The aim of the agreement is to enable better co-operation between the EU and US markets, and it covers three areas:
- Reinsurance: the principle behind the provisions on reinsurance is that reinsurers domiciled in either the US or the EU should not, when operating in the other jurisdiction, be subject to collateral and local presence requirements which are more rigorous than those imposed on local reinsurers. Therefore, under the agreement the US has committed to encourage US states to reduce and eventually remove the requirement for EU reinsurers to post collateral when reinsuring US cedants; and the EU has committed to remove restrictions on EU cedants obtaining reinsurance from US firms domiciled in US states, where the regulatory requirements are not deemed to be equivalent to Solvency II.
- Group supervision: US and EU (re)insurers will only be subject to worldwide prudential supervision by their respective domestic supervisory authorities.
- Exchange of information between supervisors: the EU and the US will encourage their own supervisory authorities to share information on re/insurers operating in both markets.
In order to ensure the proper implementation of the agreement, a joint committee will be established and the agreement envisages a consultation process to deal with any differences which arise.
The next step is for the European Parliament and Council formally to give official consent to the agreement as required by Article 218 of the Treaty on the Functioning of the European Union. The Covered Agreement itself provides that it will “enter into force seven days after the date the Parties exchange written notifications certifying that they have completed their respective internal requirements and procedures, or on such other date as the Parties may agree.” However, the agreement is now in a phase of provisional application where it is hoped that certain parts of the agreement, in particular those governing group supervision and the establishment of a joint committee, will be acted upon swiftly. It is acknowledged on both sides of the Atlantic that it will take time for all the provisions in the agreement to take effect and the aim is for it to be fully implemented, on both sides, five years after signature.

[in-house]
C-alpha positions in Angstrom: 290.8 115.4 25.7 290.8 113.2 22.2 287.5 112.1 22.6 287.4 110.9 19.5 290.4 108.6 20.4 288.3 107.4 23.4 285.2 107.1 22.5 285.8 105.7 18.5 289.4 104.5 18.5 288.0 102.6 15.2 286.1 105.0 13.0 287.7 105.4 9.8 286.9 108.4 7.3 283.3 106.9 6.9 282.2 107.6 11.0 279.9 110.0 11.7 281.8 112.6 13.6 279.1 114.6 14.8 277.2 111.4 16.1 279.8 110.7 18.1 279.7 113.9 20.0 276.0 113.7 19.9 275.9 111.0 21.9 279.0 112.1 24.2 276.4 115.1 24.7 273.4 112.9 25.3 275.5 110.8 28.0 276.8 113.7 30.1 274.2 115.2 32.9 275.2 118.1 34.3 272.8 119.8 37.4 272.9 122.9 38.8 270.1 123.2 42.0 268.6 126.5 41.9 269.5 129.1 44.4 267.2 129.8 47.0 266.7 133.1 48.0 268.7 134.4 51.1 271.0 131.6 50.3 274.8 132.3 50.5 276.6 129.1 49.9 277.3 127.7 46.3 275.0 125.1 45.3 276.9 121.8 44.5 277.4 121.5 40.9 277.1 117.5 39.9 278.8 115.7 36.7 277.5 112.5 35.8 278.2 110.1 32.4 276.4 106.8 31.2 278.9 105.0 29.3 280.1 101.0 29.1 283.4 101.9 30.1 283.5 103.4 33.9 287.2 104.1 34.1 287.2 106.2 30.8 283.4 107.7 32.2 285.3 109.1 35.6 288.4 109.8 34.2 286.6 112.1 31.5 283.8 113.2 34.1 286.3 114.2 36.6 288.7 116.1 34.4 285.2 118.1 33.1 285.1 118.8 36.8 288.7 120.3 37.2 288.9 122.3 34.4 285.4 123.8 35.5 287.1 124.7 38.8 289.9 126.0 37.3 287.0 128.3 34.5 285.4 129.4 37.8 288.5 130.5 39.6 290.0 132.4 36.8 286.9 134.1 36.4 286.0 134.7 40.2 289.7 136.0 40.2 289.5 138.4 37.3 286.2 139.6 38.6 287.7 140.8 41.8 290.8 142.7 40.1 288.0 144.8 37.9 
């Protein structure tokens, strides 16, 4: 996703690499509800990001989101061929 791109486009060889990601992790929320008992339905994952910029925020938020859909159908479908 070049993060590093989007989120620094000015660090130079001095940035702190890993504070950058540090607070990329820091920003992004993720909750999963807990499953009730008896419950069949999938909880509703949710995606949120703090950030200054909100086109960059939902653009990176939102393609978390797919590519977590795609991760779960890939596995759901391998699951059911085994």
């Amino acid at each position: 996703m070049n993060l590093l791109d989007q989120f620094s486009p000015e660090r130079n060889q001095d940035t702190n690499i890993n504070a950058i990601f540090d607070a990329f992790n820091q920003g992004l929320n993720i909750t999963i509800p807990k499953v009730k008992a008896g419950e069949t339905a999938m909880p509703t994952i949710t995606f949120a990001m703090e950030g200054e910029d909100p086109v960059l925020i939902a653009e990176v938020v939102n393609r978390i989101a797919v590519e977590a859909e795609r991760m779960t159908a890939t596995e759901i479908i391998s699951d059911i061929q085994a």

While the signing of the agreement has been widely welcomed in the insurance markets on both sides of the Atlantic, when the UK leaves the EU it would need to negotiate an agreement on similar terms with the US, if it wishes to enjoy these benefits.